[tor-dev] Update on 259

George Kadianakis desnacked at riseup.net
Thu Apr 7 13:53:07 UTC 2016

George Kadianakis <desnacked at riseup.net> writes:

> [ text/plain ]
> Ola Bini <obini at thoughtworks.com> writes:
>> [ text/plain ]
>> Hey,
>>> <snip>
>>> That's not very nice because the USED_GUARDS set that was created when
>>> ClientsUseIPv6 or FascistFirewall were on will have reduced diversity. Then
>>> even if we switch off those options, we are still stuck with reduced diversity.
>>> I'm not sure what's the right way to do this here!
>>> We could imagine having multiple USED_GUARDS sets, where we make a new set for
>>> each possible filter. This might be worth considering, but I imagine there will
>>> be technical difficulties. e.g. when a guard goes down, you need to update its
>>> state in all the USED_GUARDS sets that it's in. Also, a person who toggles the
>>> FascistFirewall option frequently, will end up using two different sets of
>>> guards all the time which is suboptimal.
>> Well, one thing you could do is hash the settings (and maybe also
>> reachable ports) and use that as a key to differentiate the different
>> USED_GUARDS. That would solve the problem, but might lead to a single
>> client using lots of different guards in different locations. Might
>> that be OK?
> Hmm, it could be that in some cases the USED_GUARDS list of settings A would
> also work fine under settings B. For example, an 80/443 guard might be our top
> guard under vanilla settings, which would also work fine under FascistFirewall
> settings.
> In those cases (which are not all that rare), it would be suboptimal to use a
> different guardlist, since you are going to expose yourself to more guards than
> required.

On second thought, I think using a single USED_GUARDS list here should be OK
for now. That's also what Tor is doing right now, so this behavior can't be
worse than the status quo.

On this note, we should add a small "Discussion" section on the proposal and
briefly mention these issues that we might want to solve in the future, but we
don't know how now.

>>> > - Can we make the lists smaller?
>>> > Probably. Maybe a sampled set of 30 guards? Or 1.5%?
>>> >
>>> Plausible. However, if we take the filtering approach but use a small sampled
>>> guards list, it could happen that the list is not able to satisfy some of our
>>> filtering restrictions.
>>> e.g. maybe in our 30 guards there are no IPv6 guards at all, and the user just
>>>      turned on ClientUseIPv6. What to do now?
>>> This is important to understand, because currently there is no mechanism to add
>>> stuff to the sampled guards list if a restriction cannot be satisfied. So what
>>> will Tor do, if a user enables ClientsUseIPv6 _and_ FascistFirewall but there
>>> are no IPv6+80/443 guards in our sampled guards list?
>> Yeah, we talked about that yesterday. Our suggestion is to do
>> something like this:
>> - if the filtered/reduced sample-set contains less than X (5?) guards,
>> expand SAMPLED guards using the regular process.
>> - If SAMPLE guards reach SAMPLED_MAX (50?) size, we fail closed with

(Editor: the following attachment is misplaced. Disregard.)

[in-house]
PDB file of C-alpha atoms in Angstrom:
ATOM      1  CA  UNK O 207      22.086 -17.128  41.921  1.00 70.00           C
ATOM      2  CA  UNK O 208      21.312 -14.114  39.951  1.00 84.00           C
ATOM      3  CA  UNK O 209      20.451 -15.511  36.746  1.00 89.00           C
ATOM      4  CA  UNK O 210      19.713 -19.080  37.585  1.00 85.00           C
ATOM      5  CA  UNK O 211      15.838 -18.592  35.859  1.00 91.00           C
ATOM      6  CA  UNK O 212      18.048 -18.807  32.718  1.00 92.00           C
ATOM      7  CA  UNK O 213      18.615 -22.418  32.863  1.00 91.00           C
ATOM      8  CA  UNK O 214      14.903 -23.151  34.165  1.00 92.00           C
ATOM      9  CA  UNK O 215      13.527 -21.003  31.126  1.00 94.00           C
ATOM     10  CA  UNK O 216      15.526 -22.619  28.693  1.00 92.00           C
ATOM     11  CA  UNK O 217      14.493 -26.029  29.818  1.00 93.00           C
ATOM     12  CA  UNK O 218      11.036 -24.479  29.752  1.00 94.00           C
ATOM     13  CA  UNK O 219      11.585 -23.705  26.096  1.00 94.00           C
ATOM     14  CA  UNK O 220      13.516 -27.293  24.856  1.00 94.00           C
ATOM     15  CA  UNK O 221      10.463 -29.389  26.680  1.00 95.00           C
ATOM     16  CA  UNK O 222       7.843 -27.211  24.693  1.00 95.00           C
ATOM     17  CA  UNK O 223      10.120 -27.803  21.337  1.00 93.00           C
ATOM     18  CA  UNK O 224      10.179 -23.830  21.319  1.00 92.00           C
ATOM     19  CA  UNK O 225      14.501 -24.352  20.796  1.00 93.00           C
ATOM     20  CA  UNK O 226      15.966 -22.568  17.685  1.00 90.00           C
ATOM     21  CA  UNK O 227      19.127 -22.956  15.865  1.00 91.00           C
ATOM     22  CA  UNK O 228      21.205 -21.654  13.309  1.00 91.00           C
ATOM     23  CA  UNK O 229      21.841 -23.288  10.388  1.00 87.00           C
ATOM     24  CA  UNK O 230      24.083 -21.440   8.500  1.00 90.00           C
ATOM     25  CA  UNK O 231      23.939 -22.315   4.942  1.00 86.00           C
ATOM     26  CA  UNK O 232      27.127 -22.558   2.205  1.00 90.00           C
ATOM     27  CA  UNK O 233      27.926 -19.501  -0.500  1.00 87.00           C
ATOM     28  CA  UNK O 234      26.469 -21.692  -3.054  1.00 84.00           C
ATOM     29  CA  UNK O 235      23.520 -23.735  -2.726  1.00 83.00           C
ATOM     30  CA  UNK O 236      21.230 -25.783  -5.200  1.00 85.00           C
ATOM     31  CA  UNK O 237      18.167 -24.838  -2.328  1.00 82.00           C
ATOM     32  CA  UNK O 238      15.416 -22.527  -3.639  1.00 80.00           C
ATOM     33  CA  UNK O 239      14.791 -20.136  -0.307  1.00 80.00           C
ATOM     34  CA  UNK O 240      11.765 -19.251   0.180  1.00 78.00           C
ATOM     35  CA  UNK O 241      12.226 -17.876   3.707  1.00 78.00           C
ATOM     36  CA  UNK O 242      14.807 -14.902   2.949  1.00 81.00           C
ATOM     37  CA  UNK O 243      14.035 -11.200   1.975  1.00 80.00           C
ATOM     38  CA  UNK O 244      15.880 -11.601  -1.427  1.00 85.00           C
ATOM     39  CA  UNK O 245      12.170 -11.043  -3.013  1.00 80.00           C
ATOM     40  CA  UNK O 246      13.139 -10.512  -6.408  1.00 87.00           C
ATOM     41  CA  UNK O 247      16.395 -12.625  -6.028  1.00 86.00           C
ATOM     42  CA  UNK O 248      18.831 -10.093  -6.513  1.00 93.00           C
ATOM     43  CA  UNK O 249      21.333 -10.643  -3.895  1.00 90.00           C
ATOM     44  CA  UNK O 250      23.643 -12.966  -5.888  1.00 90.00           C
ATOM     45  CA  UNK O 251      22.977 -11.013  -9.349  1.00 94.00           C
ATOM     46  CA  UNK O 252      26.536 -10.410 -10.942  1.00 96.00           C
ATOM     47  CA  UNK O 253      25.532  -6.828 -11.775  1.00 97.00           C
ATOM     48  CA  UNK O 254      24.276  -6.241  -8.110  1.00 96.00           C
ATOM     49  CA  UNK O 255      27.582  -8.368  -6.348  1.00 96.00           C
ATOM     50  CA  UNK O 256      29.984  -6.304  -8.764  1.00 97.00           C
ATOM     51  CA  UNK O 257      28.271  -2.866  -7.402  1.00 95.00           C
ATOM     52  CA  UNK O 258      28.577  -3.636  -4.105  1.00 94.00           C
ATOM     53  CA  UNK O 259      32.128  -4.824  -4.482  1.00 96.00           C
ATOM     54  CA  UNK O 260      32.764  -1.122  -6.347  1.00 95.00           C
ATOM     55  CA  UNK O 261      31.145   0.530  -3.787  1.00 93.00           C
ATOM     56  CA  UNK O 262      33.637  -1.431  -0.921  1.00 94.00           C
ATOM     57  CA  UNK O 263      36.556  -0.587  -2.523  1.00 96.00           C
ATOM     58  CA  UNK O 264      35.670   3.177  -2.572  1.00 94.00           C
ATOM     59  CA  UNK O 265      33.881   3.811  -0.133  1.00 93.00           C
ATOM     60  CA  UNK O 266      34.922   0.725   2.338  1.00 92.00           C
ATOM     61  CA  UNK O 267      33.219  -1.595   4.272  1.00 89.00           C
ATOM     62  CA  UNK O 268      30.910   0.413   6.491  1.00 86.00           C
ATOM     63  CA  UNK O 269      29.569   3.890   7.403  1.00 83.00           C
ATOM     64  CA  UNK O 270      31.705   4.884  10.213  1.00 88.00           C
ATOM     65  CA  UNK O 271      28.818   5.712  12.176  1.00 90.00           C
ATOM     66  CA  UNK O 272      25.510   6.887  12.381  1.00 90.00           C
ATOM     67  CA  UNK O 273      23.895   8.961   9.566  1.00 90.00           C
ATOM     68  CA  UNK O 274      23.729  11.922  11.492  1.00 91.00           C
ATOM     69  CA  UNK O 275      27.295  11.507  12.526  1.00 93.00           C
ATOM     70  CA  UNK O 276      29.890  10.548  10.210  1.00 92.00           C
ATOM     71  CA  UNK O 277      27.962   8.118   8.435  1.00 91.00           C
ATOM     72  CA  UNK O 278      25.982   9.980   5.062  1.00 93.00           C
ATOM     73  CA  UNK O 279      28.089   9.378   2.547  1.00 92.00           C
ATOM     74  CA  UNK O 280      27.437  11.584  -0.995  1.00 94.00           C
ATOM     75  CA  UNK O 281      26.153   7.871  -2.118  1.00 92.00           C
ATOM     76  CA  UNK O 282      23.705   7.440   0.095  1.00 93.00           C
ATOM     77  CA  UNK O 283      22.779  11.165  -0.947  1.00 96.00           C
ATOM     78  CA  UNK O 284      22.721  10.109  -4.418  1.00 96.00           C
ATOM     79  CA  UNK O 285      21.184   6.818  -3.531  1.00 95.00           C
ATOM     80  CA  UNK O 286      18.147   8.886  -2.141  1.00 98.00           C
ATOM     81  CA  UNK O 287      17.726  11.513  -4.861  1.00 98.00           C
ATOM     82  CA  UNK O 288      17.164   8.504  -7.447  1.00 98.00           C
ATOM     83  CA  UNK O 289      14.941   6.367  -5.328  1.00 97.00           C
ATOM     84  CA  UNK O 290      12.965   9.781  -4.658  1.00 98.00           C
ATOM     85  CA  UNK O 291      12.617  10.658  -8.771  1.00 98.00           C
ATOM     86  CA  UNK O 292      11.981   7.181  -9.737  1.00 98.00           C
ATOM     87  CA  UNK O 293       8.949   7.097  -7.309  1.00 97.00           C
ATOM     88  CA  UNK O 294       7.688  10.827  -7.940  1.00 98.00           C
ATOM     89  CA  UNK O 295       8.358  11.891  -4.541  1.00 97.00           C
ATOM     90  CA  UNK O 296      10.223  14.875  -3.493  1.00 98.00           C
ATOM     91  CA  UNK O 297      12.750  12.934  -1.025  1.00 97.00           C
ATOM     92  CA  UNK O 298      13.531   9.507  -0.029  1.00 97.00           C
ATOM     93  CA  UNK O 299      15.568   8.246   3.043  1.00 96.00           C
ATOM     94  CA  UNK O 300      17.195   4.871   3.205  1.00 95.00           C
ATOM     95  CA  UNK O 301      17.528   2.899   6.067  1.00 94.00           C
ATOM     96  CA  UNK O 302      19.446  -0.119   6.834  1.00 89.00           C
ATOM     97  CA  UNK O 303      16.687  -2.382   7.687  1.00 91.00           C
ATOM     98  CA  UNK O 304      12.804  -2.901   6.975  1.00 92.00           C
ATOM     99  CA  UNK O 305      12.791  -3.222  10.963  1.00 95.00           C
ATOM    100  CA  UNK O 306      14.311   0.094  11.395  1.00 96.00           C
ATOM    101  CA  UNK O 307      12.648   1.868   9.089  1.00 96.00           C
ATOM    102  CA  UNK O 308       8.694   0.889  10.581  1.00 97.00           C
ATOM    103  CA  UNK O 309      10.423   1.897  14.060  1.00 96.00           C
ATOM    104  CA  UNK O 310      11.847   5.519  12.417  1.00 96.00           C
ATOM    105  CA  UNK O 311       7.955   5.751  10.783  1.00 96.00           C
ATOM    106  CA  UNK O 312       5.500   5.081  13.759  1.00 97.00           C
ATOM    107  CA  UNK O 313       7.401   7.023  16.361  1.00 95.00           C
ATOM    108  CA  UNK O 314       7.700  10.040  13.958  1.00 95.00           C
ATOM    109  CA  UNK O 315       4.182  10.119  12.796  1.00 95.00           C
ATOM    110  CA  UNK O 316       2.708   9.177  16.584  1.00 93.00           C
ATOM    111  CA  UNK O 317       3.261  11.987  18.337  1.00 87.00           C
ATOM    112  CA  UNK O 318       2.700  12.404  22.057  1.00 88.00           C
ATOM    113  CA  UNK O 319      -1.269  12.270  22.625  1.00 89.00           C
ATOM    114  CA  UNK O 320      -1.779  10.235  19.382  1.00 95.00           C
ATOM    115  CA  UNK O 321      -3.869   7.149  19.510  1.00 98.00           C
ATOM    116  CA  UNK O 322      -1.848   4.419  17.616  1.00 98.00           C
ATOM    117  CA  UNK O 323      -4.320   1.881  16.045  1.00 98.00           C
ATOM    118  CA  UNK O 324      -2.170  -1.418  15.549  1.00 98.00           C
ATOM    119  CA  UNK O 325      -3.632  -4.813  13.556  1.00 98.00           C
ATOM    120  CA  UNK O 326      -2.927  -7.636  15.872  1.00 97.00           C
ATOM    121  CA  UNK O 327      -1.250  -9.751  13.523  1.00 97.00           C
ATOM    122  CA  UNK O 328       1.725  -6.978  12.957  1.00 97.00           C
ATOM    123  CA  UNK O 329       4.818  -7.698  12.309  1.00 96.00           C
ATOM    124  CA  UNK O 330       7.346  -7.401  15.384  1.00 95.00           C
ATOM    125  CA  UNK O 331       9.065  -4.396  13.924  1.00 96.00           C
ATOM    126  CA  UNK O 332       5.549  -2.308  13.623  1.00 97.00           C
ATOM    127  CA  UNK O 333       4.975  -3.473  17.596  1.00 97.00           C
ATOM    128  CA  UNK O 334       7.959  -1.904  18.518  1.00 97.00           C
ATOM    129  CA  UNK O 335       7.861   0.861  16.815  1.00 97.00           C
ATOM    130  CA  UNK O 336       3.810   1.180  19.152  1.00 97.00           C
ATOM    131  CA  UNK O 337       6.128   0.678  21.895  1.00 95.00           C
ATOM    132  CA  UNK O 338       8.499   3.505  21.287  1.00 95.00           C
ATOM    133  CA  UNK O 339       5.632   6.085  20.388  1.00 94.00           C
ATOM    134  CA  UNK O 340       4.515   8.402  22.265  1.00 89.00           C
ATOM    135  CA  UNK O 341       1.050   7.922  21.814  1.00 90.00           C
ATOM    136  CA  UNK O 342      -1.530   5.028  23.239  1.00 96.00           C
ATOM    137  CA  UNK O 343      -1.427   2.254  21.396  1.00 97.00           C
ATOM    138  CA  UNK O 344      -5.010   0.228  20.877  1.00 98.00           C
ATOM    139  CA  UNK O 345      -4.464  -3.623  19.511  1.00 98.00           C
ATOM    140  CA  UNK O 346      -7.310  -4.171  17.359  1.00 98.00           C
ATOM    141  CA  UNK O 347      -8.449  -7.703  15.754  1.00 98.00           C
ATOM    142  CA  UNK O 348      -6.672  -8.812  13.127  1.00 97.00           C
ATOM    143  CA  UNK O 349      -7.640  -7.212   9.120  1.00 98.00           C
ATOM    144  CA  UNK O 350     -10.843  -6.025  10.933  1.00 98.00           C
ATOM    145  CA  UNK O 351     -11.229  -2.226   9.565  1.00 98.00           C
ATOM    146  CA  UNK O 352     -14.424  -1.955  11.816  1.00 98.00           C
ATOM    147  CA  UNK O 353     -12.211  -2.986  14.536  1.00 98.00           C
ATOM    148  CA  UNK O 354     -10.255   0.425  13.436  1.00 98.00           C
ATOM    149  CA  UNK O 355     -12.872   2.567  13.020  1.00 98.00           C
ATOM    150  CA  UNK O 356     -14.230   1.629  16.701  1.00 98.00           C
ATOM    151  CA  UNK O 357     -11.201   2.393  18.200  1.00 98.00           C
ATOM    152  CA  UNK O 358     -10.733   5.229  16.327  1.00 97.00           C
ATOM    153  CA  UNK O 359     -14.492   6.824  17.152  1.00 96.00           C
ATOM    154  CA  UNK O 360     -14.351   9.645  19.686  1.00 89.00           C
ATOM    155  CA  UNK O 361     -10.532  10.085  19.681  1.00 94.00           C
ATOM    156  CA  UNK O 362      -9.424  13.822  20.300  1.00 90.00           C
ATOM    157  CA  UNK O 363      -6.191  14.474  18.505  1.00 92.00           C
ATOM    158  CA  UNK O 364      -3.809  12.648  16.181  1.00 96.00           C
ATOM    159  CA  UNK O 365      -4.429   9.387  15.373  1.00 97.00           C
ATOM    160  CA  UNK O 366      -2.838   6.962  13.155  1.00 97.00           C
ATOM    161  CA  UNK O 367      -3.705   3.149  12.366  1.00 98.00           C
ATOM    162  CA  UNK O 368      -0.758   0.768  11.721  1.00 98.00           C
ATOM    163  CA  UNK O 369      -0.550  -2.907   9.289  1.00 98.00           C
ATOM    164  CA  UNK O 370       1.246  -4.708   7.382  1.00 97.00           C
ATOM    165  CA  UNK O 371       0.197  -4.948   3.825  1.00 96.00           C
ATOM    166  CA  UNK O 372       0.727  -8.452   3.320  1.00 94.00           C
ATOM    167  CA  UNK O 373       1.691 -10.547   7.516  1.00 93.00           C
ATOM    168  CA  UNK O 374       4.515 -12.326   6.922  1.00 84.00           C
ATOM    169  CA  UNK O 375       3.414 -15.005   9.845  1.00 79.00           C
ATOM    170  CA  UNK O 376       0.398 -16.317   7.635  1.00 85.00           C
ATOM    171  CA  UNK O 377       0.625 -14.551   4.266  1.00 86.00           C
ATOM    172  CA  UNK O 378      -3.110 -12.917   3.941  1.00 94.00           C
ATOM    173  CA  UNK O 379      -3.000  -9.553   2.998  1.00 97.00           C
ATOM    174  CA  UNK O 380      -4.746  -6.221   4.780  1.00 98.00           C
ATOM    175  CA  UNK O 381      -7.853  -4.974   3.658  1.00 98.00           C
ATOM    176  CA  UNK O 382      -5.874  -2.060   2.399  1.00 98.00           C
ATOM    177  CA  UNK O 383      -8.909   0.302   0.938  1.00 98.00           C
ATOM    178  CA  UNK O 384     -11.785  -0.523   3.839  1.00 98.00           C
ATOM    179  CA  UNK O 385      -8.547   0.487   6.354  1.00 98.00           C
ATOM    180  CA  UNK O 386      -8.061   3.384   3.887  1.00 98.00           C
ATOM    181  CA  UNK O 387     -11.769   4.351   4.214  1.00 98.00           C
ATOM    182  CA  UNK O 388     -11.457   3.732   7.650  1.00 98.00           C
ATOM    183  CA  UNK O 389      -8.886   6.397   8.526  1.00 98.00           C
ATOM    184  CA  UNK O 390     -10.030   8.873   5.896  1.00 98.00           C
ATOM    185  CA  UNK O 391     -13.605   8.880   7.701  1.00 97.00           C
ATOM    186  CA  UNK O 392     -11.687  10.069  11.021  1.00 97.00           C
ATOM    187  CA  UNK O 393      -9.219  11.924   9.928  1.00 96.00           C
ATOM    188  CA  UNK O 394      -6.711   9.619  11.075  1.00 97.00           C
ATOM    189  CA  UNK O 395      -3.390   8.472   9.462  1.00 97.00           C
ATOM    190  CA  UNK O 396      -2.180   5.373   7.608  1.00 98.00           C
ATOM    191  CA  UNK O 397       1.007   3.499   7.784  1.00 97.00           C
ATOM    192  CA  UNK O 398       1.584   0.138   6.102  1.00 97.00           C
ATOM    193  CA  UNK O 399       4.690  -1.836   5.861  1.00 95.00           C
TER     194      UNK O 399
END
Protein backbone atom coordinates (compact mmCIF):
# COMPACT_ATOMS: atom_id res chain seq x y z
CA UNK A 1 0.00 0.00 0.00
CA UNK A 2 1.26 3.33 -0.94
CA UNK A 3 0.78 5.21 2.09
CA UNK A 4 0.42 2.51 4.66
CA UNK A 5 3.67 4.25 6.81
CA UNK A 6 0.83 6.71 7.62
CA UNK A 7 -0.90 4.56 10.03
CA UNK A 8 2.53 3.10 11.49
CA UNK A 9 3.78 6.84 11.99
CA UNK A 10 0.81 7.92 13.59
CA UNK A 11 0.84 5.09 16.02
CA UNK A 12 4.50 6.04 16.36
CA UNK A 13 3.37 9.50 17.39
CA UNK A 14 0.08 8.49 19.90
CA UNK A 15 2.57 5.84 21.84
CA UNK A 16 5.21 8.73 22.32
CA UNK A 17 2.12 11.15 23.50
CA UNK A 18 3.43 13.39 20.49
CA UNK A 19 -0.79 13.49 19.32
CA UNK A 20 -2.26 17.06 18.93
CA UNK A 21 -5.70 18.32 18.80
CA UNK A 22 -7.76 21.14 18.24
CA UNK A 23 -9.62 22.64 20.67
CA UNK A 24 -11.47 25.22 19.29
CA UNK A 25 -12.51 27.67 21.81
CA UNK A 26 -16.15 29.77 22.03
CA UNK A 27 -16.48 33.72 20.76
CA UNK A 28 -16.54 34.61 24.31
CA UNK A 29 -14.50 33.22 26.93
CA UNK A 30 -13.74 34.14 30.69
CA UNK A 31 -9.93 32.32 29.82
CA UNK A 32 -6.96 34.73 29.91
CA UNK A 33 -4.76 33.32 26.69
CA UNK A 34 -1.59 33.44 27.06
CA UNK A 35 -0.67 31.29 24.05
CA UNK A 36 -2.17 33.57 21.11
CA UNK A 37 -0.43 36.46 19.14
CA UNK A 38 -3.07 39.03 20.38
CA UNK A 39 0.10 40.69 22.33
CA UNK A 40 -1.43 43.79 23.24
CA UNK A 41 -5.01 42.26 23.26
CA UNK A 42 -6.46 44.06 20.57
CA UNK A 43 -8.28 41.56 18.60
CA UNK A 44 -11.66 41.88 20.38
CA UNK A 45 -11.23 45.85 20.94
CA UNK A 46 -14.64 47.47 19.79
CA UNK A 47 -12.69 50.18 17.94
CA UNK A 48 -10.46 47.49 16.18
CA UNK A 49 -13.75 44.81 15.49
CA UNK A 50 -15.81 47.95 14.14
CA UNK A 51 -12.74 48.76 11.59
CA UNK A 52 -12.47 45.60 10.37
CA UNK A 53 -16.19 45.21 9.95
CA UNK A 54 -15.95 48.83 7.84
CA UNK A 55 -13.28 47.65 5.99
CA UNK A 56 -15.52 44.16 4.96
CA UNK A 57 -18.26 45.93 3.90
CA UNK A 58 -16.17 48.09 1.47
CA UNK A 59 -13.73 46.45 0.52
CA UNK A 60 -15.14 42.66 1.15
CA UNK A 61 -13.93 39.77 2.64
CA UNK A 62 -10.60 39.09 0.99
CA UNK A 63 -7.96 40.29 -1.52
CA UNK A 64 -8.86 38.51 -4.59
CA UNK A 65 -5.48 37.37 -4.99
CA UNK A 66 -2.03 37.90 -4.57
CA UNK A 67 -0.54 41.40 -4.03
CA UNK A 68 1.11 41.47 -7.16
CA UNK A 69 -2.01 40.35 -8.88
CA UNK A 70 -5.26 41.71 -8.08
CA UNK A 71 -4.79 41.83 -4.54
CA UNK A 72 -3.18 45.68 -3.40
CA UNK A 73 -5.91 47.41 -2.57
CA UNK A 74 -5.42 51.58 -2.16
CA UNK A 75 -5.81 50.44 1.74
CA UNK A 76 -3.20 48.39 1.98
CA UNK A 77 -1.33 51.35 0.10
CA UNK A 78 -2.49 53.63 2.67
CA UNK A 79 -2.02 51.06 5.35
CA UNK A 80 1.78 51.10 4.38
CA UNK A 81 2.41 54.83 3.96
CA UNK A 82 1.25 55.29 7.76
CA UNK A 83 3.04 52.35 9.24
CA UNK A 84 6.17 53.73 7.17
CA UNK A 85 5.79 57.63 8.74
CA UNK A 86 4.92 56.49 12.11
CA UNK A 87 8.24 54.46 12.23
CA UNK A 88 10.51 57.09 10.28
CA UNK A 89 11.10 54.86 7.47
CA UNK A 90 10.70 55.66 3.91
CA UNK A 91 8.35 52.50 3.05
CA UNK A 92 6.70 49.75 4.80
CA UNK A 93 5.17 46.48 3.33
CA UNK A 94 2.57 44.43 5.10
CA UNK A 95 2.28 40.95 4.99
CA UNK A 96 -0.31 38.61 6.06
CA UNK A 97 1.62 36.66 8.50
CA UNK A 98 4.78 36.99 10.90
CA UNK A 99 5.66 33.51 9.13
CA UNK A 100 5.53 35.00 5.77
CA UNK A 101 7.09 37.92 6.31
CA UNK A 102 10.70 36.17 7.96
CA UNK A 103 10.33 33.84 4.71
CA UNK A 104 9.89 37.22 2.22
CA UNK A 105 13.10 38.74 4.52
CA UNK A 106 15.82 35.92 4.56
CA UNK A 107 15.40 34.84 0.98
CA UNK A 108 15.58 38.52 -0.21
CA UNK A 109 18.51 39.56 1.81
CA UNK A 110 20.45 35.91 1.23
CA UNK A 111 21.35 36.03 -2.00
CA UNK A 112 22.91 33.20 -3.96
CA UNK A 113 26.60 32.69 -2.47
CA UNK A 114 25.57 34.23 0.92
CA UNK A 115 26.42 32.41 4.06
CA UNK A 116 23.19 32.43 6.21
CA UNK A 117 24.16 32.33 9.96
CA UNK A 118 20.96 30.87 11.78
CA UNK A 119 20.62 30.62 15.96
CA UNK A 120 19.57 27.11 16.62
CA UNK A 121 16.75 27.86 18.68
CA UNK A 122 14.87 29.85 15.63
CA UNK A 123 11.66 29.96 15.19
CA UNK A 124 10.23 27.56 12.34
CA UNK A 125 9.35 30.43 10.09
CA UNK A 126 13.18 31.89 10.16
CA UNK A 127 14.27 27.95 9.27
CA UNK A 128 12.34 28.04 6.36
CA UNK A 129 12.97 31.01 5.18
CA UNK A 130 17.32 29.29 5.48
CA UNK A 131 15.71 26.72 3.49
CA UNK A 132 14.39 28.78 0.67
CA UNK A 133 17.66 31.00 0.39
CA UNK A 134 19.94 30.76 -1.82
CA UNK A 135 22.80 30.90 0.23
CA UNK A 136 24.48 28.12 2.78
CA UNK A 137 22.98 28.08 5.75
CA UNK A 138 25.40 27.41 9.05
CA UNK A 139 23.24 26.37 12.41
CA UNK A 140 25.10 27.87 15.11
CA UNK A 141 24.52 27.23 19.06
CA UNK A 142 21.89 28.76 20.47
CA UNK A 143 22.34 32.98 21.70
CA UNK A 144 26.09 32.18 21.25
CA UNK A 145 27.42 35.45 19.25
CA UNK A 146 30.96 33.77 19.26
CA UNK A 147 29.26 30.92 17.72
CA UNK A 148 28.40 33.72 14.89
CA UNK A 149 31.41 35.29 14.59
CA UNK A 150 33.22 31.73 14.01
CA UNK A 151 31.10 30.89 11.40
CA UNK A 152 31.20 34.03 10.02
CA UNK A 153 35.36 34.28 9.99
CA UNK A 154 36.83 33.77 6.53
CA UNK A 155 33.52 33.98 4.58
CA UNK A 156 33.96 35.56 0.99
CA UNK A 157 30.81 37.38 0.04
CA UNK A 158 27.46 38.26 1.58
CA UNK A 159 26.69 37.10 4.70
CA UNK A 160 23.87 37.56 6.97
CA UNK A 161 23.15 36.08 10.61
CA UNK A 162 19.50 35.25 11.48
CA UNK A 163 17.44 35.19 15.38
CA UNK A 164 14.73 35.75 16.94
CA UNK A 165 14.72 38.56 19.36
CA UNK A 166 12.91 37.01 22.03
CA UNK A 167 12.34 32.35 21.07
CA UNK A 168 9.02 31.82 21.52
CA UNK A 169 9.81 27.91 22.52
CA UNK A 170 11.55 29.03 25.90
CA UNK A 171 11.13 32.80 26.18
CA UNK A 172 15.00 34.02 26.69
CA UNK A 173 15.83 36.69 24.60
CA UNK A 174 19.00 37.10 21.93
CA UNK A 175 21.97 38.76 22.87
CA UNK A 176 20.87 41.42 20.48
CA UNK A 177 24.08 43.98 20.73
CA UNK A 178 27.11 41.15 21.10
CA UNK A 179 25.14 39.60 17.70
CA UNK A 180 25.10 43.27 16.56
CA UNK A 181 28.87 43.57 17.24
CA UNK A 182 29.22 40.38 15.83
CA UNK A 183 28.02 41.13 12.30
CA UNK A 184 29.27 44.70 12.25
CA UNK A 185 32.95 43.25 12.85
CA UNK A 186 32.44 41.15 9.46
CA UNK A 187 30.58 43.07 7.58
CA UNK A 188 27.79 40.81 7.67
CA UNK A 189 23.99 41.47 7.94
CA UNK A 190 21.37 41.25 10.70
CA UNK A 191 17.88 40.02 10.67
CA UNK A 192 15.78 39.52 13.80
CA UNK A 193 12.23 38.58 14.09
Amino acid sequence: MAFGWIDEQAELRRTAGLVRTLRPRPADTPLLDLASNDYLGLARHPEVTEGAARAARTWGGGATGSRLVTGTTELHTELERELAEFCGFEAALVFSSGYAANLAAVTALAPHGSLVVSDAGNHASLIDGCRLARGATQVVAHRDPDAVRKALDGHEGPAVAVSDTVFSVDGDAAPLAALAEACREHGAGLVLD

>> an error saying something like "your current network settings make it
>> impossible for us to safely choose an entry guard. If you really need
>> to connect under these circumstances, consider explicitly setting the
>> EntryGuards configuration option"
> I share the same concerns as teor here.
> As you said, I think it's important to keep the property of restricting the
> total number of guards we connect to, as to avoid the attacks you mentioned.
> Of course, the above property also carries the inherent risk of potentially
> failing closed. For example, consider the unlikely scenario where _all_ the
> relays in your sampled set suddenly go offline while your network is fine.
> That said, we should be very careful of failing closed like that just because
> the user changed some torrc options and moved around a bit.
> I will try to think more about this problem and write something tomorrow or the
> day after.

I'm still not sure what's the right thing to do here.

The approach that you and Tania describe might make sense for now. I imagine
that we will want to tweak the exact numbers after testing in the real world.

I wonder if there is something smart we can do here...

Here is a non-smart thing we could do: We could prepopulate our sampled guards
list with all the possible guard types. So we include an 80/443 bridge and an
IPv6 bridge and an IPv6 bridge that is also on 80/443, and any other thing we
can think of. Unfortunately, this would greatly reduce the diversity of our
guard list since there can't be too many guards that are IPv6 and on 80/443,
and in the end most clients will end up using the same guards.

It might be a good idea to enumerate the guards for each possible filter we
will add, and then calculate their guard probabilities, to see how likely it is
to randomly choose a guard of that type. If we have filters were there is only
1% probability of picking a bridge of the right type, then these "your current
network settings make it impossible for us to safely choose an entry guard"
messages might appear more frequently than we would like.

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